I do like them when they are done with care but again, actual benefits are for the human eye and not for the frogs in any way. I wouldn't consider putting a water feature in a tank smaller then 3 feet in length.
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#6
Don't we all keep PDFs for their looks?

-B
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#7
Armson Wrote:Don't we all keep PDFs for their looks?

-B

Not all of us. Some of us like to create a perfect habitat for them, over a more selfish, human display...
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#8
My frogs always sit in the water fall. They do seem to like sitting in the water. They have been in the set up for over 3 years. Even had a pair give me some eggs and got one frog out of about 5 eggs. ( my first time )
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#9
I only have about 10 occupied vivs with non-obligates . But every single viv i have has 'standing water'. It could be a tiny pond or cluster of film cans (no running water ) , but water in each viv. There's no way possible for a tad to be transported and survive without it (not counting a theory I am working on about leaf litter in the wild). I have had tank raised offspring from pretty much every species I own now. I hate pulling eggs.

I don't build running waterfall type features any longer, but brown "discolored" water is tad tea , very high in tannins and good for the all around health of the viv.
Darts with parasites are analogous to mixed tanks, there are no known benefits to the frogs with either.


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#10
Philsuma Wrote:
Armson Wrote:Don't we all keep PDFs for their looks?

-B

Not all of us. Some of us like to create a perfect habitat for them, over a more selfish, human display...

I think many of us try to balance the 2: Having a nice pleasing and serene display of tropical life, as well as the perfect home for a couple of dart frogs to thrive and enjoy life.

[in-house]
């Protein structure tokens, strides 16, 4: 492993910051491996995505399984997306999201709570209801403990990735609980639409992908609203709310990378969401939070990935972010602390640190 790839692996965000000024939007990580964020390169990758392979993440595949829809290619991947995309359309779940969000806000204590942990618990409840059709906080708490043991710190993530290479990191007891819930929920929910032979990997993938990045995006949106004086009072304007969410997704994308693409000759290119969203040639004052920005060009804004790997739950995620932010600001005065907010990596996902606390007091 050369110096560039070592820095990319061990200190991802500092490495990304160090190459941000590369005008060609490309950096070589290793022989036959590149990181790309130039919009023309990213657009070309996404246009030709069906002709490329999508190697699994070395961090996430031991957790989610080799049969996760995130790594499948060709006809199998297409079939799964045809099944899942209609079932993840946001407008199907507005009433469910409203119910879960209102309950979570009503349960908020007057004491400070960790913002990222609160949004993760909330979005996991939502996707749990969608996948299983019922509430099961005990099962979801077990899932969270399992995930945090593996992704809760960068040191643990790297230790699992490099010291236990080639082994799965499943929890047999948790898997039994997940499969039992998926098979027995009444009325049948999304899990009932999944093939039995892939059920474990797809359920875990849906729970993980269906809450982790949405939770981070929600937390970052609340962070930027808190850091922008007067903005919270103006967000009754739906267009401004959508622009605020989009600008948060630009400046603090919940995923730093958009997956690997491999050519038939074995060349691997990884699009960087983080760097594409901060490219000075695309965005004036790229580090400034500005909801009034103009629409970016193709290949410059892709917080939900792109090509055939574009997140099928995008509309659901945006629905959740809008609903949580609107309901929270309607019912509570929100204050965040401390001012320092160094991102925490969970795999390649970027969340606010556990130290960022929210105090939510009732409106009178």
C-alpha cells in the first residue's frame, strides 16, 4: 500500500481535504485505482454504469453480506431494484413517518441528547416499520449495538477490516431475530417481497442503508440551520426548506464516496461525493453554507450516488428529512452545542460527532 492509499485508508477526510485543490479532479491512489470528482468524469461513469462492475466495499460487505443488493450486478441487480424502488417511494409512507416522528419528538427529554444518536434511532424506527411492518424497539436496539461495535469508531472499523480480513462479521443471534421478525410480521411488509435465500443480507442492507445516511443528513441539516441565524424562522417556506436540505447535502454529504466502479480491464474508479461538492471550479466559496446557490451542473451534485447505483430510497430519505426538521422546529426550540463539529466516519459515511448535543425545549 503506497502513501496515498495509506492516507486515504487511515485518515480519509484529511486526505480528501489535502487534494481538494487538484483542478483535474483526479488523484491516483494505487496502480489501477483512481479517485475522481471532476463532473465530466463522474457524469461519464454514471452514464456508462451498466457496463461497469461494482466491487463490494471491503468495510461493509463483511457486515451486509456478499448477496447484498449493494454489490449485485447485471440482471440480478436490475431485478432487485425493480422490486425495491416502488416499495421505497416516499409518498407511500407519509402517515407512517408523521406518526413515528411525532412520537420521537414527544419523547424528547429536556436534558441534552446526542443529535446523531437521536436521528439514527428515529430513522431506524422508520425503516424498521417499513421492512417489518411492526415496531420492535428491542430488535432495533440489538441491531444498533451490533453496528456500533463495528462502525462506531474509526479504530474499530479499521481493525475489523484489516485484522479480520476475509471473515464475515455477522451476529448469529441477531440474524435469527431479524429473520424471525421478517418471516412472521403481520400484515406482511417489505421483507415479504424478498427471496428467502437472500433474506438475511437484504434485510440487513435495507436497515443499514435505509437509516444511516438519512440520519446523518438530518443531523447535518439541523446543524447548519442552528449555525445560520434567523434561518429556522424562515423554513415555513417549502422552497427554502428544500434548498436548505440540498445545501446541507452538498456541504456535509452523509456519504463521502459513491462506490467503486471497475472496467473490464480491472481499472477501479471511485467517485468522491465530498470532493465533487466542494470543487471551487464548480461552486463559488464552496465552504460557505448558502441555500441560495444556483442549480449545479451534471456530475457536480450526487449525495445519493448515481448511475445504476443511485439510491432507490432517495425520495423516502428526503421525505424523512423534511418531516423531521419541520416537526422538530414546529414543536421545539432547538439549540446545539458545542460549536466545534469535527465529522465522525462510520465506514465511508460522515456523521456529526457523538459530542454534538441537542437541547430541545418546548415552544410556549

I agree that some can focus more on the visual side at the expense of the frogs, but I dont think every tanks with a water feature falls under this category. Some do.

I built a tank 9 months ago that focused on the water feature. Its was a stunning tank, but space for the frogs was limited and improper construction led to a few issues with stagnant water in an area behind the background... Yeah, I had incredible plant growth, creeping mosses, and an abundance of micro fauna, but it just wasn't optimal for the frogs. With that in mind, I tore it down before frogs ever set foot in the tank.

So again, I think the key is balance, with the welfare of the frogs taking priority over any other feature in the Vivarium.
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#11
Rich is there any issue with having a waterfall (leading to a standing "pond" that seeps down through river rock,weed barrier then hydroton to pump but having "agitation" in the water surface from a very slight waterfall) with obligates depositing tads or eggs in such a pond? Or should it simply be completely stagnant?

John Boyle



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#12
The title of this post is absolutely correct. I'm new to dart frogs and I'm currently on a build with a drip wall and large pond. I think coming from a purely aquatic hobby makes it worse.

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#13
Just saw some pics of a 'waterfall' / river / pond/ pallidarium 20 gallon. It was 'pretty' and asthetically pleasing to the owner and many people I believe, but it was patently WRONG for dart frog husbandry. The 'usable' living space in the 20 gallon long tank was cut down by at least half. The pond is more than capable of drowning a frog. The substrate was wet, sopping, wicking. FF will drown. Microfauna will not flourish.Plants will rot.